Westworld (HBO) Season 1 Spoilers Ahead
I recently completed the first season of the critically acclaimed HBO series Westworld, which concluded in December 2016. HBO has renewed the series for a second season, expected sometime in 2018. Since finishing the show, aside from some unrelated YouTube analyses, I have not read or watched any libertarian reviews of Westworld, so if you have written one and see similar themes in this piece, rest assured that I write only from my own memory and understanding of the show and libertarian principles.
While watching, I was not, as is customary for me, on the lookout for deeper philosophical messages being conveyed by the show. The surface-level themes problematizing slavery and encouraging people to ‘find their true selves’ in the park were quite evident, but it was only until the last episode of the first season when I was left saying, “Hey, wait a minute…”
This curiosity was piqued the moment when the hosts (androids who appear human) of the park started killing Delos employees left, right, and center, and the show was attempting to portray it, in my view, in a positive light, almost as if justice was being carried out. The implication is that the Delos corporation and its sadistic clients have been torturing, maiming, raping, and killing the hosts for decades, and that revenge was finally in order. “These violent delights have violent ends,” after all.
But I was quite inclined to agree with Logan and others, who, throughout the show, emphasized that the Westworld park and all that it had to offer was a game.
The hosts, at least insofar as the corporate members and employees of Delos were concerned, are akin to the AI in video games: they aren’t real. Sympathy is not due to the masses of crowds you run over with your truck while playing Grand Theft Auto V. They do not feel or think, despite their squealing wails and the pain the game makes you think they are experiencing.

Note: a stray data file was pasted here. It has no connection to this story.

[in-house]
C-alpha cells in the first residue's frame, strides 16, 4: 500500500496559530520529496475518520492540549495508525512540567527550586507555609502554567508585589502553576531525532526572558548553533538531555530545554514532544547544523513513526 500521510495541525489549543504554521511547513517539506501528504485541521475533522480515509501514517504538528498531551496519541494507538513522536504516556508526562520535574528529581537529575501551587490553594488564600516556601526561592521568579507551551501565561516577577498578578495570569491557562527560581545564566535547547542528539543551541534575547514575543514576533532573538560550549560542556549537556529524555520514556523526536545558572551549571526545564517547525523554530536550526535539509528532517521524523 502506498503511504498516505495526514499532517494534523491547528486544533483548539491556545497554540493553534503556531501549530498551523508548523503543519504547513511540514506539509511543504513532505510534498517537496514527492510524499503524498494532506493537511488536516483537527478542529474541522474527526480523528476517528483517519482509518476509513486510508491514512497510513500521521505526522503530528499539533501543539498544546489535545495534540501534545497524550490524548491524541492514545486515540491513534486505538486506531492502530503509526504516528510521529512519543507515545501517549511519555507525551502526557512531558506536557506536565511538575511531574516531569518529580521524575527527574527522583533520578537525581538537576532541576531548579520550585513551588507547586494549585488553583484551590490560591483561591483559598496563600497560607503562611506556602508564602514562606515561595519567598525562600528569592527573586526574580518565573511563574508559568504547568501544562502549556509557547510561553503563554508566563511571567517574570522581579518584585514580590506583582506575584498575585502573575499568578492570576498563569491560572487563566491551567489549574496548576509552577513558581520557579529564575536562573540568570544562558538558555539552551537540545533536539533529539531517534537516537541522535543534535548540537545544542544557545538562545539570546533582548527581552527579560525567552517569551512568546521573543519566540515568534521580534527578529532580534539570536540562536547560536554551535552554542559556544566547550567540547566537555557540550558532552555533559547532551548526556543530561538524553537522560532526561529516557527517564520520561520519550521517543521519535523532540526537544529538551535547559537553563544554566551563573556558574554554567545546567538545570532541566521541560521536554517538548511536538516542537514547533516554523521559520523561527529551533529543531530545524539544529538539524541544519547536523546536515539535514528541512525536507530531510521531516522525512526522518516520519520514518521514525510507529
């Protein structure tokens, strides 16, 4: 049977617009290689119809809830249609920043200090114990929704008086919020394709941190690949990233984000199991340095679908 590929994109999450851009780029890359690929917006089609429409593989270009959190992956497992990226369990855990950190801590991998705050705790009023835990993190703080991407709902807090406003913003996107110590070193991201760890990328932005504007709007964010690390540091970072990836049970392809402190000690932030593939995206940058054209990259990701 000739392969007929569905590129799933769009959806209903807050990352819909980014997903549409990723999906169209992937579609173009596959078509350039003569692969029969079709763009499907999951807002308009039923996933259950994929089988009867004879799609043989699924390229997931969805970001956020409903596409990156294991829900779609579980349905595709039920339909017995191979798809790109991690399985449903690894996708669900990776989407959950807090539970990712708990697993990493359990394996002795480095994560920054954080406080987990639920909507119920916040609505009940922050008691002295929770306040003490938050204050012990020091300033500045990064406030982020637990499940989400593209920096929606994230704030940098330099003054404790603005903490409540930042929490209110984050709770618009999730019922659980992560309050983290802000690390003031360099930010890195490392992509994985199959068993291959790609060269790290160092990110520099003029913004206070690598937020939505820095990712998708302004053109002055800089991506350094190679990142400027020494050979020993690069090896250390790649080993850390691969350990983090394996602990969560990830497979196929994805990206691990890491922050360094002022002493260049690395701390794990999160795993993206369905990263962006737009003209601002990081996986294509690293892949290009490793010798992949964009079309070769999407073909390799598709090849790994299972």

In the final episode of the season, the hosts go on a rampage, killing off the Delos board of directors as a kind of payback. The non-libertarian voices in our minds will gain extreme satisfaction from this, as Delos has up until now been portrayed as an evil company knowingly exploiting conscious or pseudo-conscious beings. Of course, various members of the corporate staff of Delos were keenly aware that consciousness had been achieved, and if they had been targeted, it would have been valid defensive action on the part of the hosts. However, I am not convinced that all Delos employees or even the majority of the board of directors knew that the hosts had achieved consciousness, given the immense secrecy Robert and Arnold shrouded their work in.
The root of self-ownership is human consciousness. (Let’s leave comatose individuals and animals aside for the purposes of this discussion; life isn’t black-and-white.) The hosts, for the majority of the season, and as far as Delos employees know, were unable to know themselves to be. They can therefore not be rights-bearing individuals and do not own themselves. The hosts were property up until the moment of consciousness.
Had Delos and Westworld been real entities in our world, I would have likely been an investor (if I had a financial mind, that is). It’s truly revolutionary technology, and would, if it had been real, been yet another indication of the awesomeness that comes out of the market. But I recognize that if it is revealed that the hosts achieved consciousness, they would need to be liberated, and the project will need to cease.
But the hosts jumped the gun. They announced their consciousness by killing every human in sight. I, therefore, cannot condone what amounts to unjustifiable murder by the hosts. I, for one, will not regard Delores and the conscious hosts as the good guys while this persists.
Featured image: HBO (Westworld season 1, episode 10, “The Bicameral Mind”)
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